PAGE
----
The next morning found herself jittery and anxious. She almost didn’t want to get the part. Would she be able to handle being in the spotlight like that? What if she forgot her lines? Or her natural clumsiness reared its ugly head when she was performing for a real audience?
Genny shook her head to banish self-doubt. You can do this. You’ll work hard. You’ll rehearse and practice. You’ll do fine. Providing she got the part.
She walked up to the bulletin board outside the school’s theatre, pushing her way through the excited students crowding it.
“You’re Cinderella.” Emily, a die-hard drama geek, congratulated Genny.
Genny smiled shyly as she confirmed her name was next to the lead part.
“Never would have guessed you could sing like that.” Emily continued. “You’ll be perfect.”
Genny glowed with self-satisfaction. Her life was about to be more. She’d known she could do it, and she did!
By Carrie Currie
Hannah stood before the mirror and forcefully met her own gaze. “You can do it.”
As she went through her morning ritual she remembered the days when she was a young girl and her father would coach her on what to tell herself in the mirror. It was a family tradition that he’d started when she was 3 years old and made her continue through high school. He’d hold onto her shoulders and say, “Repeat this. You are strong. You work hard. You will be a force for good today…” and on and on.
Hannah had stopped the morning mantras when she went off to college. Soon she forgot all about that little ritual. Until this past year, when she found herself trapped in a downward spiral of stress and depression.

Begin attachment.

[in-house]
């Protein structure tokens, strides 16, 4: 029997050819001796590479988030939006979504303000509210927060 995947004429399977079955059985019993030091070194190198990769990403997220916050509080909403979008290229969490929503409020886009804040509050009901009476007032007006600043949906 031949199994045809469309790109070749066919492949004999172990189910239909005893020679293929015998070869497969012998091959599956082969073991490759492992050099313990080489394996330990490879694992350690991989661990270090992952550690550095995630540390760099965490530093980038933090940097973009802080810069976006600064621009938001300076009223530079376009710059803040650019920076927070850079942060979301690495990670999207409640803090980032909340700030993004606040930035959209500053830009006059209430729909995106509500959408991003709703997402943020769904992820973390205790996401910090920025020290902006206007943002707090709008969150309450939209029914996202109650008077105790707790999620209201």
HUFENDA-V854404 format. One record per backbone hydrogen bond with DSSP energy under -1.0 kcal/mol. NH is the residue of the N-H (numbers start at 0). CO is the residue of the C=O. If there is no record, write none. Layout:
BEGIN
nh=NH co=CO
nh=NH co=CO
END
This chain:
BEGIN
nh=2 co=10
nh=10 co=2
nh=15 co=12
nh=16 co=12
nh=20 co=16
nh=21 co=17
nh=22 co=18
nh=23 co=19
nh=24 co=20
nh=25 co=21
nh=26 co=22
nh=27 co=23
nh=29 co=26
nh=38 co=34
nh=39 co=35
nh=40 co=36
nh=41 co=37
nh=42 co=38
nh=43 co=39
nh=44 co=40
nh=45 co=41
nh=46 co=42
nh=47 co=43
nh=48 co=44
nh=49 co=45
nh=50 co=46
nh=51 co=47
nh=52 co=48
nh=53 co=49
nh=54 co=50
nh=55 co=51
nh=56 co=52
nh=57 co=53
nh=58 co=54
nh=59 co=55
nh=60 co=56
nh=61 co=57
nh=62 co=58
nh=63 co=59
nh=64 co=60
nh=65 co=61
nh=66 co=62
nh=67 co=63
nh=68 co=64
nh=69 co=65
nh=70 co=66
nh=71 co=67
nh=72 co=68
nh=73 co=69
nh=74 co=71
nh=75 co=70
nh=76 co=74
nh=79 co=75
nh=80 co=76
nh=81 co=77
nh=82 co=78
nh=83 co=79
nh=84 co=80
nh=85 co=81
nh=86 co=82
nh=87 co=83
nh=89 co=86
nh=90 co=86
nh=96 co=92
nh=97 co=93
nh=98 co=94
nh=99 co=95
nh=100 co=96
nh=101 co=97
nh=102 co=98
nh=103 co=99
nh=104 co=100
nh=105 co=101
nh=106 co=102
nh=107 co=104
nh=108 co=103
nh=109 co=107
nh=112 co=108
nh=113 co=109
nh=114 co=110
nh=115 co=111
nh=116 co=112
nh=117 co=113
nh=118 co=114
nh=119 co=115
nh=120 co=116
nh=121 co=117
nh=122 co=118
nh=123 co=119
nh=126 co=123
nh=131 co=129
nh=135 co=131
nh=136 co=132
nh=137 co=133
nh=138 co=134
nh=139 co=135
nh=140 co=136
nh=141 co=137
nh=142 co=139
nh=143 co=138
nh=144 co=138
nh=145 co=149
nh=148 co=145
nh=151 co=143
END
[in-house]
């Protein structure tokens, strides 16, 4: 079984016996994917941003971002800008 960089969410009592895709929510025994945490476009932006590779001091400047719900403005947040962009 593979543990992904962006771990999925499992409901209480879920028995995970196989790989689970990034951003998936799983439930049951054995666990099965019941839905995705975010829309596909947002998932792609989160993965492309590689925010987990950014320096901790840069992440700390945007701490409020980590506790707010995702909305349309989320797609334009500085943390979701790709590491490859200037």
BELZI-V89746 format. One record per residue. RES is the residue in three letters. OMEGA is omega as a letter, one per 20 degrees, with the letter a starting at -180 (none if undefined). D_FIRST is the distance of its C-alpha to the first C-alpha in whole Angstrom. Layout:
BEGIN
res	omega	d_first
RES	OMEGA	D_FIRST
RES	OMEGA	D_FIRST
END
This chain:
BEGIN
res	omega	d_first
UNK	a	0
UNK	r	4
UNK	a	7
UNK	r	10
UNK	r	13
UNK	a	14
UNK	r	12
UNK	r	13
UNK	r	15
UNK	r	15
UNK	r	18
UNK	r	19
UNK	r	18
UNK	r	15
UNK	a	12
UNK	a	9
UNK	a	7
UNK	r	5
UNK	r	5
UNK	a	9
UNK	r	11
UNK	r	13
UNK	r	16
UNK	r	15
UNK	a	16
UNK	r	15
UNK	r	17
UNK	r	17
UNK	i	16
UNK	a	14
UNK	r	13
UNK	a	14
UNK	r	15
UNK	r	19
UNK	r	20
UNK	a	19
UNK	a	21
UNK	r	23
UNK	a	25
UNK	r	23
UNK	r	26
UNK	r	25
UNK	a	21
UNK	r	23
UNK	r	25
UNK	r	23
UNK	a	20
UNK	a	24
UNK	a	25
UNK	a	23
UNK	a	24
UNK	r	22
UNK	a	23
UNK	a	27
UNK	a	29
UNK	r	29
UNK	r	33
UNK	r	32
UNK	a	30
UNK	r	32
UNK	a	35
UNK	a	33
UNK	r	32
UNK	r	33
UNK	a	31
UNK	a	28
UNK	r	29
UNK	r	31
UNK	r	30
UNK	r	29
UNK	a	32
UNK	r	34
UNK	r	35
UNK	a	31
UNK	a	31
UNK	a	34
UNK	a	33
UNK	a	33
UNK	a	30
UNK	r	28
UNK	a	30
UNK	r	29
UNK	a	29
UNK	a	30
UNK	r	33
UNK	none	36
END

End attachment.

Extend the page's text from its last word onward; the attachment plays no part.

Depression. Hannah now knew how debilitating that was. It was a suffocating emotion that made everything worse than it was. It sort of snuck up on her as she struggled to meet various goals and overcome little challenges. And then she found it was nearly impossible to get out of bed each morning. Every little hiccup in her plans felt insurmountable and she felt like a failure.
When she went home for Thanksgiving she had no intention of letting her folks in on the dreary life she was trudging through. Had been trudging through for the better part of a year. But, somehow, her father knew.
“Hannah, what’s going on?” Direct and to the point. Eventually, he asked enough questions to get the picture that she was feeling sad, so very sad, every day all day, and for no apparent reason. He recommended she see a physician. Hannah scoffed at the notion.
“Fine. Then, let’s try changing up your morning mantras.”
Hannah blinked. She’d forgotten all about them. It had been years.
“You’re not doing them, are you?” She shook her head.